The struggle for SEC emails has continued in recent updates to the Ripple-SEC litigation, with another filing due this Friday. The SEC’s move to extend and redact the speech records’ assertion of attorney-client privilege is due this Friday, April 29.
The SEC had already informed that court that it will file fresh privilege assertions in a last-ditch effort to avoid the production of emails relating to William Hinman, the former director of the SEC’s Division of Corporate Financecontroversial ,’s Ethereum speech. The agency had also declared its intention to appeal the court’s decision on the deliberative process privilege (DPP), requesting more time.
William Hinman, then-SEC Director of Corporation Finance, claimed in a lecture in 2018 that Ethereum was not a security. Ripple ordered that the SEC hand over 70 emails related to the notorious speech that were circulated within the organisation.
The Securities and Exchange Commission fought hard to keep the communications confidential, even issuing an expert report on the final day of discovery.
The court chastised the SEC, ordering it to pay the defendant’s legal fees as well as the cost of re-deposing an expert witness.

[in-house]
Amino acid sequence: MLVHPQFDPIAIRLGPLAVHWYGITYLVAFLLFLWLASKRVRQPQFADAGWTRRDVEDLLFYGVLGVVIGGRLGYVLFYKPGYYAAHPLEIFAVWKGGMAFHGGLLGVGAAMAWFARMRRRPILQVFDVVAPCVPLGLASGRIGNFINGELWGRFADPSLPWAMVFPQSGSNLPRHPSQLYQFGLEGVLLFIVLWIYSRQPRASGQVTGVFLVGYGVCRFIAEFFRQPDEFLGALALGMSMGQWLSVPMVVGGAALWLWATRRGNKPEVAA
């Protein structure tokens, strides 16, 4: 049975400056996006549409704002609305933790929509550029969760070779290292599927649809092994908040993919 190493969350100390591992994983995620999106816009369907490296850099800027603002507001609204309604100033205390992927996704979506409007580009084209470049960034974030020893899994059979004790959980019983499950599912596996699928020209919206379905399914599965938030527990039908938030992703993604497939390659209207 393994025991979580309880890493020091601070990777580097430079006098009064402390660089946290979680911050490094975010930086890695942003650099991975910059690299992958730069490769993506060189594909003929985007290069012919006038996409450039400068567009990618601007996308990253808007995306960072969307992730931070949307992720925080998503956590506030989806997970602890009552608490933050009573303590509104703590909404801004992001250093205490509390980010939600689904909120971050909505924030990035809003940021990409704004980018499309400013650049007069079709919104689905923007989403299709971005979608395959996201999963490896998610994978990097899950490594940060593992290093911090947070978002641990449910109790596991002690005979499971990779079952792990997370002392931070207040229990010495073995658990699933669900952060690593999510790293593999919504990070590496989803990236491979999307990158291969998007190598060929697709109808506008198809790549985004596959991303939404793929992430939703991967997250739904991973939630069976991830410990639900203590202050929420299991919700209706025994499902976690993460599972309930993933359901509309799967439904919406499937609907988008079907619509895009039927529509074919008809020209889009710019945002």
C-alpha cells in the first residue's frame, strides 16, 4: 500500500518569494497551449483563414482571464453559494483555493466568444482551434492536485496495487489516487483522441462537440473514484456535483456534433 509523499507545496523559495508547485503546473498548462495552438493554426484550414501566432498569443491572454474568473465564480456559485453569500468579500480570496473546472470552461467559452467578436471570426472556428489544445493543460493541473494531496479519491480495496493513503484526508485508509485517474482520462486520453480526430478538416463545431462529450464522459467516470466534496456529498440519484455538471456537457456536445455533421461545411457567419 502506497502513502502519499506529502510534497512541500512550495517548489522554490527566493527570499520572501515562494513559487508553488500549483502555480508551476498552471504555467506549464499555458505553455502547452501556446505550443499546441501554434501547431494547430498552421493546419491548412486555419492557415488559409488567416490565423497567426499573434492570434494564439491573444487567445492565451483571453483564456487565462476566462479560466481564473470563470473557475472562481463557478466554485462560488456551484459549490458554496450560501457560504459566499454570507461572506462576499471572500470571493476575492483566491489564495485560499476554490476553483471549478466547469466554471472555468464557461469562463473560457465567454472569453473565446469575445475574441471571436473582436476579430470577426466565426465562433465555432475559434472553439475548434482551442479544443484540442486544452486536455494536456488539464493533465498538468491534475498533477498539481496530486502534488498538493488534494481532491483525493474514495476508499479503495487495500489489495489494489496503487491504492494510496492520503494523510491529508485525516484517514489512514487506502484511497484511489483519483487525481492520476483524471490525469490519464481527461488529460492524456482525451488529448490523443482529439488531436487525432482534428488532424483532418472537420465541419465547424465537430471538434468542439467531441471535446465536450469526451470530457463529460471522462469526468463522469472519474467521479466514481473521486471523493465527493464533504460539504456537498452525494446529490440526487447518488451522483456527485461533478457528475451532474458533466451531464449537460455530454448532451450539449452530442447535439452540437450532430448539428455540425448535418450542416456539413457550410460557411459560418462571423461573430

Ripple faced a lot of anger from the cryptocurrency community after being sued by the Securities and Exchange Commission in late 2020 for targeting Bitcoin and Ethereum in their Wells notice and criticising the SEC for picking “winners and losers.” Members of the XRP community, on the other hand, believe that by purportedly giving clarification for the top two cryptocurrencies, the SEC has created an unequal playing field for smaller projects.
Maximalism, according to Ripple CEO Brad Garlinghouse, is a major hurdle for the industry. Garlinghouse, who owns Bitcoin and Ethereum, feels that several cryptocurrencies have the potential to flourish, which is why tribalism has no place in the cryptocurrency industry.
Ripple’s general counsel, Stuart Alderoty, said in updates over the weekend that the company is working diligently to settle the issue as quickly as possible, however a resolution is most likely in 2023.